The Health Department has drawn up a stroke management plan to train its physicians at secondary care hospitals in districts or taluks to recognise and stabilise stroke patients.

The department has also proposed a link-up with the tele-stroke unit at the Amrita Institute of Medical Sciences (AIMS) in Kochi using the telemedicine facility so that the trained physicians can consult AIMS whenever they need a specialist’s advice on managing a stroke patient.

A memorandum of understanding in this regard will be signed between AIMS and the National Rural Health Mission next month, senior health officials told The Hindu.

The third phase of the proposed stroke management programme, to be taken up under the National Programme for the Prevention and Control of Cancer, Diabetes, Cardiovascular Diseases and Stroke (NPCDCS), will be the setting up of stroke units in every district hospital, where the trained physicians will be in charge of the units.

“We have already initiated talks with tertiary care neurology specialty centres like the Sree Chitra Tirunal Institute for Medical Sciences and Technology (SCTIMST), which is running a Comprehensive Stroke Care Programme, to train our physicians in district and taluk hospitals. The training programme will focus on imparting adequate skills to doctors in identifying stroke, stabilising a patient who comes with stroke before referring him to a suitable facility and in stroke rehabilitation,” Bipin Gopal, nodal officer in charge of the NPCDCS, said.

Telemedicine links

The health system has set up telemedicine links in 48 institutions and in 19 institutions, the links are working well. Initially, select telemedicine units in district hospitals will be linked to the tele-stroke unit at AIMS and the project will be scaled up in phases.

“This facility, which enables our doctors to seek expert advice round-the-clock in reading a patient’s CT scan or regarding the course of treatment, will boost their confidence when taking care of stroke patients and when they have to take charge of stroke units,” Dr. Gopal pointed out.

The State had made a head start in treating diabetes, hypertension, coronary artery diseases, and cancer under the NPCDCS. However, stroke management had always been on the back-burner, because the State’s Health Services has few neurologists and the physicians did not have adequate training to identify stroke cases.

Mortality and morbidity due to stroke is very much on the rise in the community, primarily because of the total lack of control of risk factors leading to stroke, failure to recognise stroke symptoms, and the delay in reaching an appropriate care centre which has a CT scan facility and a neurologist in attendance.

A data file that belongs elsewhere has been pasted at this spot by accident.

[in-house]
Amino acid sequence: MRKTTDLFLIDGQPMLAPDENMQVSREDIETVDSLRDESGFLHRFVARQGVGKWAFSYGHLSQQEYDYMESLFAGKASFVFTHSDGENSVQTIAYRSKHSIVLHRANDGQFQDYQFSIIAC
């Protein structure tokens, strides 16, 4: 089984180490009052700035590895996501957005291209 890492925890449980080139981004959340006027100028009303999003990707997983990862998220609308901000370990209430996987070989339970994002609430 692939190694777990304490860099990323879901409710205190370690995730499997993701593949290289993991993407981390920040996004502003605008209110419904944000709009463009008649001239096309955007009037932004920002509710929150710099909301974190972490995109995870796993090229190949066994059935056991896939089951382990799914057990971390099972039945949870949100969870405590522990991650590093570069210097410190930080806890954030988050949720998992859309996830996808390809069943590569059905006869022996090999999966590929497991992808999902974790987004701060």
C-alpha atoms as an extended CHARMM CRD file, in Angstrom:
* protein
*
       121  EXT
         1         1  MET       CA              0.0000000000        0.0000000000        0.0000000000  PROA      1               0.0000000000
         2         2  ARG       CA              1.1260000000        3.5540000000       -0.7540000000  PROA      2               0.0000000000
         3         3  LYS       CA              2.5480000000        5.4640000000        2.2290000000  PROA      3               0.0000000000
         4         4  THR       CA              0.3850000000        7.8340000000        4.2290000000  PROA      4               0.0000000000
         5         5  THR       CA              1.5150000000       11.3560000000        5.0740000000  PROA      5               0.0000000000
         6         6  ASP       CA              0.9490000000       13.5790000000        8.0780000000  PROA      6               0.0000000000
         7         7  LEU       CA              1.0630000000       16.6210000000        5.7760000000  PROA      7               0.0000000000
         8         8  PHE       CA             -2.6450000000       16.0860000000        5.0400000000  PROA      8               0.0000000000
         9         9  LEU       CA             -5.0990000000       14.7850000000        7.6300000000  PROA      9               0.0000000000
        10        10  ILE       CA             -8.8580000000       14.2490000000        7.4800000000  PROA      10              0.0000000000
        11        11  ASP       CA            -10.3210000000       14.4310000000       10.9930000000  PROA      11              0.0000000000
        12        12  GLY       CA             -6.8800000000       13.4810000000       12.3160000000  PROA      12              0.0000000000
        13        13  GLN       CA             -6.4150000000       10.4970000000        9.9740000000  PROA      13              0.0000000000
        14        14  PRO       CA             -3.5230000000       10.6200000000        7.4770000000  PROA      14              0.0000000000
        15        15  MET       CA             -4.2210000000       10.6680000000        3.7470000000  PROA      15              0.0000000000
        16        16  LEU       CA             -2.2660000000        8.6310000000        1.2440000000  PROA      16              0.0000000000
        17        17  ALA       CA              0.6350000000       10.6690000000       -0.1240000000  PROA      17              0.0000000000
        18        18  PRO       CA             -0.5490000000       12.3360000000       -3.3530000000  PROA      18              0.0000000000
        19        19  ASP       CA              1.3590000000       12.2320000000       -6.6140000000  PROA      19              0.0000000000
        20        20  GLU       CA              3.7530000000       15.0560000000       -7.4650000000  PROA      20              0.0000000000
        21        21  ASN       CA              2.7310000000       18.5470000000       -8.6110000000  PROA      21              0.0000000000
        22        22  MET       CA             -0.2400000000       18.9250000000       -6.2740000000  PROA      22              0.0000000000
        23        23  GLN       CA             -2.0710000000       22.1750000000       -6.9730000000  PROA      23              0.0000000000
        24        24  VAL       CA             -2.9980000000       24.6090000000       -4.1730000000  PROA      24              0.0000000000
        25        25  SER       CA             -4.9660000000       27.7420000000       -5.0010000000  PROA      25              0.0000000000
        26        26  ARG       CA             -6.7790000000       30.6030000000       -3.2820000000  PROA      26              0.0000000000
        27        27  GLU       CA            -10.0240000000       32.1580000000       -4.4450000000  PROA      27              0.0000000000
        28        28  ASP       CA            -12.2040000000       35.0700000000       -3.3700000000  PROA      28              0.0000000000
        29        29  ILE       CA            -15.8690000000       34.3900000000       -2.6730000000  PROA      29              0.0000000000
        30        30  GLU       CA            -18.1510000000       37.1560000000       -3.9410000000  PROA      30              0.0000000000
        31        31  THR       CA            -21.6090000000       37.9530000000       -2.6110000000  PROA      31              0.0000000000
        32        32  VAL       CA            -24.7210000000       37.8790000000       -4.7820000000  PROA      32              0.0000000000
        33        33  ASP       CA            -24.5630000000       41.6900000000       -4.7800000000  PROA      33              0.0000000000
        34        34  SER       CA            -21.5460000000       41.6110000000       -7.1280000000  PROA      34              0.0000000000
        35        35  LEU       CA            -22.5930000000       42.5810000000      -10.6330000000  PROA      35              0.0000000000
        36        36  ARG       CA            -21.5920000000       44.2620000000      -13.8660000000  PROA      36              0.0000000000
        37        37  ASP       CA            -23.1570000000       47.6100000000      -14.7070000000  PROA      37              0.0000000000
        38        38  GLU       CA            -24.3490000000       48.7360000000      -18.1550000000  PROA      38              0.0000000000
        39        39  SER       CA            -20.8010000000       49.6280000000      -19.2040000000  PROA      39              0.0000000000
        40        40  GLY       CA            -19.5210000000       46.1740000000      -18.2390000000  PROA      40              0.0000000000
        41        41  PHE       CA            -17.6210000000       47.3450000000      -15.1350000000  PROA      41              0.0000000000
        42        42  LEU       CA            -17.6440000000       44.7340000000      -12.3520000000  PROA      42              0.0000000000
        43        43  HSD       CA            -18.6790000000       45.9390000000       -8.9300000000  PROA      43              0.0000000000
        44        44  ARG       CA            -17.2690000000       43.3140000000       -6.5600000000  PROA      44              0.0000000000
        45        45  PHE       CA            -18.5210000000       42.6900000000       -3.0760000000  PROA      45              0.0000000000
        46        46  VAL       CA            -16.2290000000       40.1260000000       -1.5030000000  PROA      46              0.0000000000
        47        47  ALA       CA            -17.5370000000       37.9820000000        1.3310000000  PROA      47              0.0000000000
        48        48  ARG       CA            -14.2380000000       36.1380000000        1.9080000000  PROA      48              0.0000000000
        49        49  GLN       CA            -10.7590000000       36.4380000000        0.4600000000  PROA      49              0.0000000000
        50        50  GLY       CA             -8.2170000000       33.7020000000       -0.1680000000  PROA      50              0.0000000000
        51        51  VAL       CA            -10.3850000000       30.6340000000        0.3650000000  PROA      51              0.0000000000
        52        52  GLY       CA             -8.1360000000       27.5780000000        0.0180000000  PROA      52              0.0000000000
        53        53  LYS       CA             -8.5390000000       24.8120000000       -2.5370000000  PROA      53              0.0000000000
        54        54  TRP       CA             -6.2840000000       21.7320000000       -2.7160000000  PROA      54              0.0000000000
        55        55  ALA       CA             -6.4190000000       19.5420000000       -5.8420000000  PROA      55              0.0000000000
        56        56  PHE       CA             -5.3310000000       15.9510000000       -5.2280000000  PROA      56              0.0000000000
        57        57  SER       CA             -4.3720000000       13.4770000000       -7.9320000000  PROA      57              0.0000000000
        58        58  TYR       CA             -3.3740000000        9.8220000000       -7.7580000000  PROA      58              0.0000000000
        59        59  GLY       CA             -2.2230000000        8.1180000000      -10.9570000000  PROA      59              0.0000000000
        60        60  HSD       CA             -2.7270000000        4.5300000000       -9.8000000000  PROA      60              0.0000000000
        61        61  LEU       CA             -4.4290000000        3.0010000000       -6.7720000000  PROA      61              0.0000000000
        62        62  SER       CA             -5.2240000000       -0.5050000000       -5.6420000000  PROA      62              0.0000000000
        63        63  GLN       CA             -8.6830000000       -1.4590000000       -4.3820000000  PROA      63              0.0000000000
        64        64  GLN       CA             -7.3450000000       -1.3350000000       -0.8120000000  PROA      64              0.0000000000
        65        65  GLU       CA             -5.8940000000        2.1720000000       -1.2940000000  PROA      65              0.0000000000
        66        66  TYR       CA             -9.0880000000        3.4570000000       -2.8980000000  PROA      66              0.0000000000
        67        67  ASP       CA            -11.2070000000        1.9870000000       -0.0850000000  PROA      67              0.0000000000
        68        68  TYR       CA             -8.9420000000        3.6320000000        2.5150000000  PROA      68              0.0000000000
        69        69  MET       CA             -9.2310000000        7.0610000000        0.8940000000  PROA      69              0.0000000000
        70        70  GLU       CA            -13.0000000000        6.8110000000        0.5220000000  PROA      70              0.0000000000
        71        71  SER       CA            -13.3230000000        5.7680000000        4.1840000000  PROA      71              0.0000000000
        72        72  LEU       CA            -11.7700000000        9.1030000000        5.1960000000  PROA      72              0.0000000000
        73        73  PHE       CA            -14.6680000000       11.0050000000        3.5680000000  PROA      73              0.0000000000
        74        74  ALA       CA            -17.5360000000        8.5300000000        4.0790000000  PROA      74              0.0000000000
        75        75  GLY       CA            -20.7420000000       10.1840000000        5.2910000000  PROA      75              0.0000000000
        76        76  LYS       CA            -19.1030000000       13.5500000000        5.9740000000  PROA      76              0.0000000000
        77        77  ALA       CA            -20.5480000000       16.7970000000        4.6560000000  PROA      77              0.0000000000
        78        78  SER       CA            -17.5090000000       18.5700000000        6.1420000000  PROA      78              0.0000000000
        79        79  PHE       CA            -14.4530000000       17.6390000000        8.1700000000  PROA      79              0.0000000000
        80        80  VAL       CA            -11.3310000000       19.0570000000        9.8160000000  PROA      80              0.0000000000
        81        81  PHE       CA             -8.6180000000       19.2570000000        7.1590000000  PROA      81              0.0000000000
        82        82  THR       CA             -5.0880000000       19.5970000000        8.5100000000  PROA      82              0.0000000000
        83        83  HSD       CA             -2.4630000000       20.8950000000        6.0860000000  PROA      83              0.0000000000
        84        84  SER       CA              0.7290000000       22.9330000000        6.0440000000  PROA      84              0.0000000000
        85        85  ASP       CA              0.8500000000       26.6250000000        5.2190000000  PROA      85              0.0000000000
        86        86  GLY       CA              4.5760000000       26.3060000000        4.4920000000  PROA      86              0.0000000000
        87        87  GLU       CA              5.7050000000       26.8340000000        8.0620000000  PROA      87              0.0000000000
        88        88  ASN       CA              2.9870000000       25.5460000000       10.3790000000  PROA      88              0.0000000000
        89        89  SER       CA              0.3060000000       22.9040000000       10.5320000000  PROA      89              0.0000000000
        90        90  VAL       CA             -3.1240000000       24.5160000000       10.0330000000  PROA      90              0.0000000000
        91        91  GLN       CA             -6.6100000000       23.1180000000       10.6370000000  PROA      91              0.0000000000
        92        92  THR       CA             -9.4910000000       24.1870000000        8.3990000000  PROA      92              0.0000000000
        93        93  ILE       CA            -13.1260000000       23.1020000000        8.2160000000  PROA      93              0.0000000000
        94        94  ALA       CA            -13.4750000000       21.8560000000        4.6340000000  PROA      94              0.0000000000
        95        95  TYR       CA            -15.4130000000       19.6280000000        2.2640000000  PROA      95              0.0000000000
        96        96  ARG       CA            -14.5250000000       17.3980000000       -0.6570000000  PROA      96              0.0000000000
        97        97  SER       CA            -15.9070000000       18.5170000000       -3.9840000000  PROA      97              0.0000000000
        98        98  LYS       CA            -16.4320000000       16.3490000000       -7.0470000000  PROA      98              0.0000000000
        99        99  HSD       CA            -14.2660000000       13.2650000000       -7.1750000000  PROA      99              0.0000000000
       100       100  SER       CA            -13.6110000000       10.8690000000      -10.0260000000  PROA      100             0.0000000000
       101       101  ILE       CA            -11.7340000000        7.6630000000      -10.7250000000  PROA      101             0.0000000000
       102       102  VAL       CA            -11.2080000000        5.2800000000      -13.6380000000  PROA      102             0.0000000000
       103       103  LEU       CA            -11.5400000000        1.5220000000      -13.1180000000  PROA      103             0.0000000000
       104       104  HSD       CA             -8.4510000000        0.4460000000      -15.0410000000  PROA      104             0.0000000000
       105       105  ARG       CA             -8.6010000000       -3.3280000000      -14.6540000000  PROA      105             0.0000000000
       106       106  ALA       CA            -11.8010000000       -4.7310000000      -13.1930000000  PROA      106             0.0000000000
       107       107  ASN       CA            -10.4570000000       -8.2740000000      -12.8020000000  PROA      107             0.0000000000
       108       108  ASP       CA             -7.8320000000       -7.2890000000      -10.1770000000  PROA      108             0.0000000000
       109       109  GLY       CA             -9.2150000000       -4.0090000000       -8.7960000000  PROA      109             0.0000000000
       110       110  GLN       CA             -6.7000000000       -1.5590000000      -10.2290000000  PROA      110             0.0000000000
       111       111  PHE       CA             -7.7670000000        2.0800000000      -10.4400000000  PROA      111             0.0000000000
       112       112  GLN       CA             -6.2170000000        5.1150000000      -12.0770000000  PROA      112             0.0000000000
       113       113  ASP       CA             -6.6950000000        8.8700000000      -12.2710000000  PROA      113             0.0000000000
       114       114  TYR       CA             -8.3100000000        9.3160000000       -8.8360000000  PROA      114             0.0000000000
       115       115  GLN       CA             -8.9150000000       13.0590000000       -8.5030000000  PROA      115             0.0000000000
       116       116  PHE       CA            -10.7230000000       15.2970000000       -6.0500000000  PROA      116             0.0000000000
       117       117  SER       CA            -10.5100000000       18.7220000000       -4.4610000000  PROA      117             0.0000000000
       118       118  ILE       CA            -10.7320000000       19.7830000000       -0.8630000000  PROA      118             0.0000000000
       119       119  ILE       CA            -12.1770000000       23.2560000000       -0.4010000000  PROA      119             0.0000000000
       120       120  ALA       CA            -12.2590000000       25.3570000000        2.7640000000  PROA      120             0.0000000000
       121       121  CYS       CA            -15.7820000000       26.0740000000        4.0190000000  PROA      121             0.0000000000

“Not more than 10 to 15 per cent of the people suffering stroke come to acute care centres like ours within the time window of four-and-a-half to six hours, within which we can try to reverse the deficit caused by the stroke. Beyond this time window, we can only attempt to prevent further damage. Stroke units are necessary in select secondary care hospitals because only patients with an acute stroke need the kind of emergency care that the SCTIMST or the MCH (Medical College Hospital) provides,” points out P. N. Sylaja, Additional Professor of Neurology, SCTIMST.

Physicians in secondary care hospitals can be trained very well to identify stroke signals, to immediately refer acute cases, and to medically stabilise and manage a patient to prevent further complications of the stroke, she said.

Awareness

Creating awareness in the community to recognise stroke signals and encouraging people to any unusual symptoms they may be experiencing — any abrupt or sudden feeling of weakness on one side, blurred vision, a momentary difficulty in speech, a sudden confusion or severe head ache — may bring more stroke victims within the golden hour to the hospital.

“With a majority of stroke victims reaching us sometimes as late as 12 hours, we are now focussing in a major way on stroke rehabilitation. The earlier one starts the process, the better, or else, there is significant decline in functional abilities and psychosocial status of patients. At SCT, as soon as the patient is stabilised, we identify the primary care giver and our stroke rehab team starts working with him or her to bring the patient back to a productive life again,” Dr. Sylaja said.

About 40 to 50 per cent of stroke patients will have moderate to severe disability for life. Good rehabilitation, with motivate caregivers, can help many return to work. However, the State does not have any comprehensive stroke rehab facilities now.